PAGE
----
You want your bathroom to be a clean, fresh, and safe room in your home. Bathroom fans help you accomplish this by pulling moisture out of the bathroom and expelling it outside. Less moisture means less mold, fewer filmy smudges on surfaces, and a more comfortable temperature in the bathroom.
If you've discovered that your bathroom fan isn't vented properly, it's possible that the moist air being carried away is wreaking havoc in another area of your home. It's important to correct the venting as soon as possible.
If your bathroom fan is venting into another area of your home, like the attic, you're simply transferring the moist air from the bathroom to another room. This will cause mold to grow and even wood to rot wherever the vent is expelling. It's best for your bathroom fan to vent out of the house completely to avoid costly repairs or unhealthy living conditions down the road.
Soffits are often already vented in order to improve airflow in the attic and prevent moisture from collecting up there. The ridge vent that runs along the very top of your roof expels hot air, while the vented soffits allow cool air to be pulled into the attic. If your soffits are already vented for this purpose, you should not vent your bathroom fan into the soffit. This will pull the moisture from the bathroom directly into the attic instead of expelling it outside.
Venting a bathroom through a plumbing vent is never a safe option. In fact, most building codes forbid it. If you vent your bathroom fan through the plumbing, you risk sewer gasses escaping into the bathroom, which are not only unpleasant but also a health risk. Aside from that issue, the moist air and dust particles from the bathroom could disrupt the operation of the plumbing's ventilation.
The most logical and aesthetically pleasing method for venting a bathroom fan is through the roof. Not only is the vent hood out of the way and out of sight, but the moisture from the bathroom is expelled outside and not getting caught up in another area of your home.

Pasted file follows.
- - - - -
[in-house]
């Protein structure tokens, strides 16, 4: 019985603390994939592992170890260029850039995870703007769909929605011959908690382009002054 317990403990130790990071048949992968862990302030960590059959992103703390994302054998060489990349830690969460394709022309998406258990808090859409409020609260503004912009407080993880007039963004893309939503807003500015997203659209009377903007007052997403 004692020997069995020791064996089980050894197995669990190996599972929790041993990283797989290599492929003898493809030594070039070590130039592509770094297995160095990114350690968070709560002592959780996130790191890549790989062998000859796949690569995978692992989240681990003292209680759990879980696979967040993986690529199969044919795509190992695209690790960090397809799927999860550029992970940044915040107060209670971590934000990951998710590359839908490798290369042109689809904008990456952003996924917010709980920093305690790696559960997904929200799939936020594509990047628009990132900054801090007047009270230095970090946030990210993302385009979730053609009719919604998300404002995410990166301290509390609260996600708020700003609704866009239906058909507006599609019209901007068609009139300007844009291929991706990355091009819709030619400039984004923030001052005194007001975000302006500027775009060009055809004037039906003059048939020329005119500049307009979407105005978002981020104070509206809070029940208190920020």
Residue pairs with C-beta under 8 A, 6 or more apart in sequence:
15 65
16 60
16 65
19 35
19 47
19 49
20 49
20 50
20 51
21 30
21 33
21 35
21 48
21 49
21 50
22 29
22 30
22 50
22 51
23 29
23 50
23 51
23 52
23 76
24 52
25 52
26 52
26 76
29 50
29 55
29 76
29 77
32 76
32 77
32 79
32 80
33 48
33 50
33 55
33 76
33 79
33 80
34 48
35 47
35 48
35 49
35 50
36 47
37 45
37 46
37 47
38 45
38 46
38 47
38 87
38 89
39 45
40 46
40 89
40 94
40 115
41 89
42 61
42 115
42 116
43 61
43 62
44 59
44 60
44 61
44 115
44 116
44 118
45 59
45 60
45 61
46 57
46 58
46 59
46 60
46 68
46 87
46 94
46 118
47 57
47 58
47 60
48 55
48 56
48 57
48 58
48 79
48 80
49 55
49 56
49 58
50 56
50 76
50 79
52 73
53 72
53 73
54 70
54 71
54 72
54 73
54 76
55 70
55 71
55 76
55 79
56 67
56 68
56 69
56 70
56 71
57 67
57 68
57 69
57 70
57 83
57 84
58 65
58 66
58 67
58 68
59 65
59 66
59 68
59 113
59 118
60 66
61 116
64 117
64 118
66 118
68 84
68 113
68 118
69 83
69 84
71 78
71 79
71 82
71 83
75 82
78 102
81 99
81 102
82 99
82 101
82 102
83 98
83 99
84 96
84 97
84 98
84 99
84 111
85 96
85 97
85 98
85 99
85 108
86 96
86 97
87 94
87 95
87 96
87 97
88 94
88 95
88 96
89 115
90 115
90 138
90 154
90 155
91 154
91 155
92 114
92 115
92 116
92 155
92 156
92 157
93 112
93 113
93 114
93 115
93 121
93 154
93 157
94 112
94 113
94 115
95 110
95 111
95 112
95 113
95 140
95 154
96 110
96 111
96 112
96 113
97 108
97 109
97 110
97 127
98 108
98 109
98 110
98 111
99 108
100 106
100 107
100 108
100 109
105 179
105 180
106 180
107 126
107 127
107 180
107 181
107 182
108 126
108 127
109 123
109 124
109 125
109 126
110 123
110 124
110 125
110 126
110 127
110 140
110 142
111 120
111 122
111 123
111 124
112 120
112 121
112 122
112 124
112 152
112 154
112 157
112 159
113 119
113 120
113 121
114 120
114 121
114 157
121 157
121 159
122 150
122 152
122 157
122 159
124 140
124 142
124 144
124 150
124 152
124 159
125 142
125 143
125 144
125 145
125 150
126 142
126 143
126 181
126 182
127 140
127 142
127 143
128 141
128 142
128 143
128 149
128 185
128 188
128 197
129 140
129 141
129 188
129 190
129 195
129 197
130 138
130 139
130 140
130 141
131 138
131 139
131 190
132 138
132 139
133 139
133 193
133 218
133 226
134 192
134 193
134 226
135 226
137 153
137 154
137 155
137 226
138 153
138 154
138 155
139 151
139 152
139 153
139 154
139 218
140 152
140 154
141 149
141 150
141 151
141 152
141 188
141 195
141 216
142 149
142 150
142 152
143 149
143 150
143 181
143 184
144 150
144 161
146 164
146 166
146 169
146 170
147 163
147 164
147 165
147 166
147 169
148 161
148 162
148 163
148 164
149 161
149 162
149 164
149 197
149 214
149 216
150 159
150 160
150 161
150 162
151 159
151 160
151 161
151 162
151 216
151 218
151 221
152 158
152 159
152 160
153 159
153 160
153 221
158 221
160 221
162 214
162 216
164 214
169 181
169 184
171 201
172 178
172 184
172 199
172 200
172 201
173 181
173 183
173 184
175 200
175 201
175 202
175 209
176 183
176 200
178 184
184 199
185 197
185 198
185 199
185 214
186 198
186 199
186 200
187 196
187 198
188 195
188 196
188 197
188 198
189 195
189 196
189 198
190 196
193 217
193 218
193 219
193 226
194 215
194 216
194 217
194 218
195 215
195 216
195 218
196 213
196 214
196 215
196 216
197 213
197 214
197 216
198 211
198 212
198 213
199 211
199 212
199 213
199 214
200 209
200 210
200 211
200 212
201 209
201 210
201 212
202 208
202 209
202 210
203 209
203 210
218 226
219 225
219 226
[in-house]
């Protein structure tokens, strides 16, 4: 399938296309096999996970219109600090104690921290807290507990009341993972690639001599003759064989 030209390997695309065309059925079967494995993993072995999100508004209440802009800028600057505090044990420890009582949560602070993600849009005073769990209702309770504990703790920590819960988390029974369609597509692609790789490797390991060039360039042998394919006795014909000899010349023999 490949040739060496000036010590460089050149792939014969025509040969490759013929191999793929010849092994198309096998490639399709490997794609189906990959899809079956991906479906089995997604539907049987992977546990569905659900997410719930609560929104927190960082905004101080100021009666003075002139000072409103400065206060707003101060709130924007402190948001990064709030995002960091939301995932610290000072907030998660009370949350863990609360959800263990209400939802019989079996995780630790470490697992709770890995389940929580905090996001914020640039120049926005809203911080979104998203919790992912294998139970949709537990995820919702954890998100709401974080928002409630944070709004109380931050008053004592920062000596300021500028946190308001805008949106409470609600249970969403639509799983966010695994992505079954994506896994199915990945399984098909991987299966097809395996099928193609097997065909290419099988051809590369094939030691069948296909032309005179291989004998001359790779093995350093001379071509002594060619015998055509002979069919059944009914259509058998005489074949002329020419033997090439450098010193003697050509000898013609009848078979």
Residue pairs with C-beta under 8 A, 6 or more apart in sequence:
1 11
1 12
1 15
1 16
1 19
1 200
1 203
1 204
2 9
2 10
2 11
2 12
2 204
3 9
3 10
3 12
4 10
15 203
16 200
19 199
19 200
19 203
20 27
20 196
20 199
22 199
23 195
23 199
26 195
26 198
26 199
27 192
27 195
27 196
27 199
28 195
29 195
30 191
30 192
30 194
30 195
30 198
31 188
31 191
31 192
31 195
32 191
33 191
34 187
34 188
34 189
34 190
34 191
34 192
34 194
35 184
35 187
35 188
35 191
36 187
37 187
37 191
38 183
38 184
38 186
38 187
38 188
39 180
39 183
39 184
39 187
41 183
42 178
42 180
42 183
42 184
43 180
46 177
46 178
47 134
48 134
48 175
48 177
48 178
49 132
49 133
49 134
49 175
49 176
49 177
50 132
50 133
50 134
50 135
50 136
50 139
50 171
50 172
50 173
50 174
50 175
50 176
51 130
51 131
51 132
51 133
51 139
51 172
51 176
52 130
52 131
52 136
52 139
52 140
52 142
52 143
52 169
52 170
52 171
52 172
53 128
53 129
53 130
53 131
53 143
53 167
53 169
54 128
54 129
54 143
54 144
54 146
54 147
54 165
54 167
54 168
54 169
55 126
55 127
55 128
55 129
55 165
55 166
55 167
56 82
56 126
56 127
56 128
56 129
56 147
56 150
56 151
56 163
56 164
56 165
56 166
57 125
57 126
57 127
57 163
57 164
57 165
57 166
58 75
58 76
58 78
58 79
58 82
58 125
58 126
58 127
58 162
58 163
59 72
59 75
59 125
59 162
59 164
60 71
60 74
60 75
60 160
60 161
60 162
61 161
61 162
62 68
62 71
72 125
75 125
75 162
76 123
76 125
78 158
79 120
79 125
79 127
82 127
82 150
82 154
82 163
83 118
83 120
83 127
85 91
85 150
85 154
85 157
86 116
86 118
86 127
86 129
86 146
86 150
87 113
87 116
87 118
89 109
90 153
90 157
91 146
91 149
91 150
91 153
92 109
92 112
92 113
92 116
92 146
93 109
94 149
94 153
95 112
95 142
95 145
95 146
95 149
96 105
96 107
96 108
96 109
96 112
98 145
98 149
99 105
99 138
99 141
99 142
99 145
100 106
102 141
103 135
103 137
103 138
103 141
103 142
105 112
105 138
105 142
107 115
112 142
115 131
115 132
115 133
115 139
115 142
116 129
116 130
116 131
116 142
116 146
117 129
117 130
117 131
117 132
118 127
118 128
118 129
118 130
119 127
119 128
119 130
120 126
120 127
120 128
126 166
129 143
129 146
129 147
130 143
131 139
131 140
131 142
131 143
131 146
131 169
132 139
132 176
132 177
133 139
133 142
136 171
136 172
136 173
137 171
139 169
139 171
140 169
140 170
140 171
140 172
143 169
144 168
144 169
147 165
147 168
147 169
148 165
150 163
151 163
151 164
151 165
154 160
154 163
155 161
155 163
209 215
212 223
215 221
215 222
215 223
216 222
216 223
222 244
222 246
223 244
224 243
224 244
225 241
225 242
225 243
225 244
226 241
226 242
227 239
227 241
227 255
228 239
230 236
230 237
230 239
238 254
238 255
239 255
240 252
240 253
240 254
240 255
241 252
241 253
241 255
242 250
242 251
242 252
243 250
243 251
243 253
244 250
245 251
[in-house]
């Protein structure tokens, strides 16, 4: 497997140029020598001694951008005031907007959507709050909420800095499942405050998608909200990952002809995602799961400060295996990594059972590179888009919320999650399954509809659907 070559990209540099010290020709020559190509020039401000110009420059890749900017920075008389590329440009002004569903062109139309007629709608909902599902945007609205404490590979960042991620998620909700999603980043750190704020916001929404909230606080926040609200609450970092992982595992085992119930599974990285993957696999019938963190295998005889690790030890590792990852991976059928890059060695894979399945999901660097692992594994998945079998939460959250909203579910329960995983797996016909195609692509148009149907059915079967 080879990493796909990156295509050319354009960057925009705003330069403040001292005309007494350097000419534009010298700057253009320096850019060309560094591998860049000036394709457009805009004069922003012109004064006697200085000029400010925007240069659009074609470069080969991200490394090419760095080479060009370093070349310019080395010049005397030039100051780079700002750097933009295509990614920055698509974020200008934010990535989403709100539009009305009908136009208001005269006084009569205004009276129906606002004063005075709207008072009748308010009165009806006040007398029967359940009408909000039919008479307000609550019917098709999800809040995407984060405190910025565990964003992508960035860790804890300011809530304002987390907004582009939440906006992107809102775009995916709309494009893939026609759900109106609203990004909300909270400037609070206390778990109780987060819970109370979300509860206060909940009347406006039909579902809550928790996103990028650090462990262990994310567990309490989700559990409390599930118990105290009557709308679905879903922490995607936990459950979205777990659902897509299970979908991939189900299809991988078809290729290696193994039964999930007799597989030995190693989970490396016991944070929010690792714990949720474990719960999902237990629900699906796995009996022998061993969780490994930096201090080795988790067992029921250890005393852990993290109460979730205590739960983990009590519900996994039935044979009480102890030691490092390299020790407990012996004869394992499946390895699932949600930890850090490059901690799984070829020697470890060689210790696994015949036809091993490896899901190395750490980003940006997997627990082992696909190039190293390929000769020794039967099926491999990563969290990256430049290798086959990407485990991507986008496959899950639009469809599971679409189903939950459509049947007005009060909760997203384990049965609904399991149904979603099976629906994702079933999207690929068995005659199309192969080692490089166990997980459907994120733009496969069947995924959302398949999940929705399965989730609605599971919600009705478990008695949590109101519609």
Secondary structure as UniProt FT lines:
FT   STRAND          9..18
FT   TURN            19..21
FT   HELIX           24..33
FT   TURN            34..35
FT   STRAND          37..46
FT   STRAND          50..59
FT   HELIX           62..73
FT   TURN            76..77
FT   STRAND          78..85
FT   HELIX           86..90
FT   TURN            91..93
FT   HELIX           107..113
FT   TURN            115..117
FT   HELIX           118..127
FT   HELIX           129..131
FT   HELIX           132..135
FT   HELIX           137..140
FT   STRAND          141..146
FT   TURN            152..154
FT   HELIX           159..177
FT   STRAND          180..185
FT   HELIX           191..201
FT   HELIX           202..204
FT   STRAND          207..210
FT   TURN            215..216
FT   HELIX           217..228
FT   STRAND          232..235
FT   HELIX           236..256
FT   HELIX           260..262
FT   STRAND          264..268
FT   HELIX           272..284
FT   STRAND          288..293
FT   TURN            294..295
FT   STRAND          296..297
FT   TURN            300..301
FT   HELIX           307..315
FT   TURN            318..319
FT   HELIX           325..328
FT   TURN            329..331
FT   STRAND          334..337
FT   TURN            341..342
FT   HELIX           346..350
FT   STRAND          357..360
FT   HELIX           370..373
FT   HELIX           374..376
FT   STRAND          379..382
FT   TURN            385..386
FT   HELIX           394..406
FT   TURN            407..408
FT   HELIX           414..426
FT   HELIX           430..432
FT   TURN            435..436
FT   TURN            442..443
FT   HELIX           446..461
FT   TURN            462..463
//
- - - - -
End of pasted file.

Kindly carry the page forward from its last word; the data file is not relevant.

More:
Venting through the roof does require a good amount of DIY skill, particularly since you'll be spending some time working on the roof. Be sure you're feeling confident in your abilities to tackle this project, and always have a helper on hand while working at dangerous heights. A second set of hands will also help limit the number of times you have to ascend and descend the ladder during this project. This is how you vent a bathroom fan through the roof.
Step 1: Determine the best place in the roof to place the vent. If it was previously venting into the attic, it will be easiest to cut a hole through the roof and into the attic's ceiling.
Step 2: Hammer a long nail through the attic's ceiling where the vent will be placed so that the nail comes out the other side of the roof through the shingles.
Step 3: Use a ladder and proper safety equipment to climb onto the roof.
Step 4: Locate the nail you hammered through the attic ceiling.
Step 5: Measure the length and width of the vent hood's top (not including the flange at the bottom). Then, measure and mark out that length and width on the roof's shingles. Be sure the nail is at the center of the measurement.
Step 6: Use a utility knife to cut out the size of the vent hood from the shingles.
Step 7: With a hole saw, cut a hole through the roof sheathing and wood right in the center of the shingle-free space.
Step 8: Gently lift the shingles around the cut piece and fit the vent's flange under them so that it slides into place.
Step 1: Fit a ducting hose connector into the end of the flexible duct that will be inserted through the hole and to the vent hood on the roof. Use foil duct tape to secure the duct to the connector.
Step 2: Have a helper feed the hose connector through the hole while you're on the roof.
Step 3: Use a pair of snips to cut square tabs on either side of the connector. Bend the tabs outward and nail them into the roof to secure the duct.
Step 1: On the bottom side of the vent hood, use a caulk gun to apply sealant to the top and sides of the flange. Don't apply sealant to the bottom of the flange, as this is where moisture will be allowed to escape.
Step 2: Insert the sides of the vent hood flange under the lifted shingles so that the hood is over the duct.
Step 3: Hammer nails through the cut-out holes on the flange and into the roof.
Step 4: Apply sealant under the lifted shingles to secure them back to the roof and seal any gaps around the vent hood.
It's a bit of an undertaking to vent your bathroom fan properly through the roof. However, it's the best way to keep moisture from getting in all the wrong places in your home and promoting mold growth. With this project, both your bathroom and the rest of your home will be kept as dry and safe as possible.
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